Ms. Fonacier strengthened the role of free speech on how artists tell stories. “As an artist, I feel that when a government cracks down on us, it’s cracking down on the public on the whole. It says that no one is allowed to speak unless it’s all good stuff, never mind whether it is or isn’t true. It says, no one is allowed to tell them where they’re wrong. When a government cracks down on storytellers, it says no one is allowed to tell them that they’re humans.”
On the role of story-telling in raising awareness on social issues, Ms. Fonacier said that, “stories are the last frontier of freedom. When a government cracks down on storytellers -- and that includes news media by the way, because true-to-life stories ARE stories -- we are all doomed.”
One of the popular question during the webinar on the Learning Series featuring the Anti-Terrorism Bill is directed towards ways where amendments can be done.
Senator Pangilinan said that, “we must exhaust all legal remedies and one such remedy available is to bring this matter to the Supreme Court. Question the constitutionality of a number of provisions and we believe that it is best for us to have as many petitions before the Supreme Court so that the SC will feel the pressure, will see that there is deep opposition towards this measure.”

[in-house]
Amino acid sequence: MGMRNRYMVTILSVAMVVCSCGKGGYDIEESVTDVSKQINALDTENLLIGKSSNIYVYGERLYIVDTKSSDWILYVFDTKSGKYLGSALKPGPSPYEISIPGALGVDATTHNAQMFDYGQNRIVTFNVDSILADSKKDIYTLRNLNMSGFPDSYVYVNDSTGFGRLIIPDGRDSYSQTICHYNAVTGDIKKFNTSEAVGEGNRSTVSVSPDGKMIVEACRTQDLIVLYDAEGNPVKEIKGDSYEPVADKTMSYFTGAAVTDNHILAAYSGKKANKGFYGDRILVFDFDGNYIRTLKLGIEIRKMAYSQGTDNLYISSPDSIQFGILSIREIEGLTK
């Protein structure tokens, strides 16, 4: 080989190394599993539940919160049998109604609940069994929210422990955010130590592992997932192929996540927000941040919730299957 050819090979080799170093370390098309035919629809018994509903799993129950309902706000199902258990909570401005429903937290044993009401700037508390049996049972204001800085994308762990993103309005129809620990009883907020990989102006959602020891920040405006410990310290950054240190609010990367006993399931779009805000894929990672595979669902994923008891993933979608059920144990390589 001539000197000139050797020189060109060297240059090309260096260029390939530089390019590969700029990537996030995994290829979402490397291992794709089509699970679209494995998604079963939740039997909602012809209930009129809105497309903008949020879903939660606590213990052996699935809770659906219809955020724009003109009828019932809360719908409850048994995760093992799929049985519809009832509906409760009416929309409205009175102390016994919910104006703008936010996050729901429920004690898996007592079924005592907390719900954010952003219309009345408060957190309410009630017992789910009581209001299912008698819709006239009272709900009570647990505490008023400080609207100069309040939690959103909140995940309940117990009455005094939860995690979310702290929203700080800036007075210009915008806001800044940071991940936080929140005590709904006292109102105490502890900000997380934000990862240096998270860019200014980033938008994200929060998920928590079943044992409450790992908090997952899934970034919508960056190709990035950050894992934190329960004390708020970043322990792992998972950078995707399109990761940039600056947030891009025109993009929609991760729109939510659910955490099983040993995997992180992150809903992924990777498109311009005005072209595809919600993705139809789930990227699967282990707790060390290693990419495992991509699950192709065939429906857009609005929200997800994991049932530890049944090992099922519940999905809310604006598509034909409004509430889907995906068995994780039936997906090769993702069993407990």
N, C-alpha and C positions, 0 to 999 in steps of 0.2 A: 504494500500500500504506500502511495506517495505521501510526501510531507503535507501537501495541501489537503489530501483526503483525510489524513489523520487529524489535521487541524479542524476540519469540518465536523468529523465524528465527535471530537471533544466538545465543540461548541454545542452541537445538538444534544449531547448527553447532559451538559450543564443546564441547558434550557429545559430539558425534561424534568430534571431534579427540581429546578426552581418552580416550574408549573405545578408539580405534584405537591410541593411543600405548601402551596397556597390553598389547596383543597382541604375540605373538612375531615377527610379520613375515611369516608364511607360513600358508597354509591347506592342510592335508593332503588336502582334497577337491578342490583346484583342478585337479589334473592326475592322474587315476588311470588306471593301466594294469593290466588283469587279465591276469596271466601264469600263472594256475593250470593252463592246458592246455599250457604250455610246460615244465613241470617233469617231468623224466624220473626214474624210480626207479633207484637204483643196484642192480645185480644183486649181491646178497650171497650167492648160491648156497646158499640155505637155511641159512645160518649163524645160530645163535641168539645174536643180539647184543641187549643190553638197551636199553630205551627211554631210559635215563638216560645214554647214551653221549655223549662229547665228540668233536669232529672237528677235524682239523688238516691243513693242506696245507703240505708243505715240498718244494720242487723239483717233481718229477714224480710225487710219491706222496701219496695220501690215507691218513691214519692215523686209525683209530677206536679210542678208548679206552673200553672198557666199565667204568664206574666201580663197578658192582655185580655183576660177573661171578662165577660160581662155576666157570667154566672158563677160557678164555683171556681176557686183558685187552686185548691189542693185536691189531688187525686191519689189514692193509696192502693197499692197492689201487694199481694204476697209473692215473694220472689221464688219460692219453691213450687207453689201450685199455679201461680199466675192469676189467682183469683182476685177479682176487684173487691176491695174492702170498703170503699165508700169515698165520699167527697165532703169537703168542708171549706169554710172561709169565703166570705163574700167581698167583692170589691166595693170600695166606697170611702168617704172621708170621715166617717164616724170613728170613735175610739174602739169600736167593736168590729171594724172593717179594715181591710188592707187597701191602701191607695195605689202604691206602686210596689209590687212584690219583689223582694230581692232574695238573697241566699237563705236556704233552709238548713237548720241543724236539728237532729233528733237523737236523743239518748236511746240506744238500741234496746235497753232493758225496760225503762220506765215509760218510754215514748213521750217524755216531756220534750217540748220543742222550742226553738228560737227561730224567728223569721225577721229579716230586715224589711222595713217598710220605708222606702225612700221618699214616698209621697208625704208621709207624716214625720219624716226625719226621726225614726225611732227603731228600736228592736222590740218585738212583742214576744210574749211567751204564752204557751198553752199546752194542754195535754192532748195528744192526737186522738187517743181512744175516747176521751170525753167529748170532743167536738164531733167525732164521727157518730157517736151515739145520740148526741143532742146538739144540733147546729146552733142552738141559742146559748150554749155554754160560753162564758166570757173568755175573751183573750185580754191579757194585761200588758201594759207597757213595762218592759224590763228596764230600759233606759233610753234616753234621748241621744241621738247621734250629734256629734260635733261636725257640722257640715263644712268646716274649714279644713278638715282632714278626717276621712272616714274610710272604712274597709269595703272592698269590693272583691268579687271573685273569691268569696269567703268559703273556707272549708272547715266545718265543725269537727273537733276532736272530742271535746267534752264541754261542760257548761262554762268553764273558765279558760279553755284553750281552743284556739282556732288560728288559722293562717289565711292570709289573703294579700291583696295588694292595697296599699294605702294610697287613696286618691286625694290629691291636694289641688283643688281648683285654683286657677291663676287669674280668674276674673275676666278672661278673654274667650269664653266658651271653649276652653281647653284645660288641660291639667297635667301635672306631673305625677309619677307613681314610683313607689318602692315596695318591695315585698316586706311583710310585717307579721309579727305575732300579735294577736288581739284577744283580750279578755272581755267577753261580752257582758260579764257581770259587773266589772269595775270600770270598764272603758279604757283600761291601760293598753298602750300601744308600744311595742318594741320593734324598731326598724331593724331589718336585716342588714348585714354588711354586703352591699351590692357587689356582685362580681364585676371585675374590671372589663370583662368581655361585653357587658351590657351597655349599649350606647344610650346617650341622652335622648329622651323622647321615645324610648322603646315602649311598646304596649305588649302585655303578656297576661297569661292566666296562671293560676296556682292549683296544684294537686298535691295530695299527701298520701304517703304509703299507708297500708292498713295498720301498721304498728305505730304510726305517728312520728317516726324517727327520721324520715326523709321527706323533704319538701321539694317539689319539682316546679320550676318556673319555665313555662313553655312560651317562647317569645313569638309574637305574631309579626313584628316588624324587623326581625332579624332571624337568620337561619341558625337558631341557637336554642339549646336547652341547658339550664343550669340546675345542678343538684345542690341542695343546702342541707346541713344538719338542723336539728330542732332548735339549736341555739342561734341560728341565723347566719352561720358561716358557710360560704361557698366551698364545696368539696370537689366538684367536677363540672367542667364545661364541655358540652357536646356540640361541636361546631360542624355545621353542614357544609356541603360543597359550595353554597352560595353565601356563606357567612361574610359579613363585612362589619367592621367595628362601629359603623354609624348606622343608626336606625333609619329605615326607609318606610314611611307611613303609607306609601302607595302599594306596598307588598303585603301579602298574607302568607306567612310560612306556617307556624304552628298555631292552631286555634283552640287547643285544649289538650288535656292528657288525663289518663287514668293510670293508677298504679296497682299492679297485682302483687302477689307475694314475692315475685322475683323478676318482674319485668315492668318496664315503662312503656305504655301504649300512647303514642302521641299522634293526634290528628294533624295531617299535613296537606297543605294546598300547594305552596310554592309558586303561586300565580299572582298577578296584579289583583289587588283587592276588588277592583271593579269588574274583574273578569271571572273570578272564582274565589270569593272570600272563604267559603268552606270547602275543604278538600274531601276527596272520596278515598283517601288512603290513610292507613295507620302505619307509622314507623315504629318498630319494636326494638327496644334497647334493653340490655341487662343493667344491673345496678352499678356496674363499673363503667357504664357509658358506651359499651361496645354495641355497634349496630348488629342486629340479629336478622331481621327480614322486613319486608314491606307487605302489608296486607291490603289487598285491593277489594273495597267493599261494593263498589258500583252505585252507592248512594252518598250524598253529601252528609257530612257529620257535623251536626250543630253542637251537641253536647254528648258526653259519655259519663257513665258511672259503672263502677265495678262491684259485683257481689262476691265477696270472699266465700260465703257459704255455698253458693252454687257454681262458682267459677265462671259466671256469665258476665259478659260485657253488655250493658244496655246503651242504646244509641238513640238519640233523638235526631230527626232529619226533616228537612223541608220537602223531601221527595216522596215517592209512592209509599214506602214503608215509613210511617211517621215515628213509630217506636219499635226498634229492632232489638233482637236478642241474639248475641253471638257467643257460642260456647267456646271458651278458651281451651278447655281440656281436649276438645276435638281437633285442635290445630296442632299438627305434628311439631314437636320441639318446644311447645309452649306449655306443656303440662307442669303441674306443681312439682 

Resource persons – legislators and representatives of different groups – all called for vigilance and collective effort to raise more support in opposing the measure.
Marc Siapno calls for vigilance “regardless of the administration, the same vigilance should be there. Regardless of administration, a good law should pass and navigate through the careful nuances of the constitution and the rights granted to us by the same constitution.”
Citing the June 11 press conference as an example for groups coming together to express dissent. On 11 June, according to Senator Pangilinan, “is the first time in a long time that we’ve had different groups- political organizations coming together to a press conference to announce the various June 12 activities against the Terror Bill. We do need unity. We do need to come together. We do need to cobble together a strong opposition constituency against this measure and other excesses that we now see prevalent and that’s the way forward.”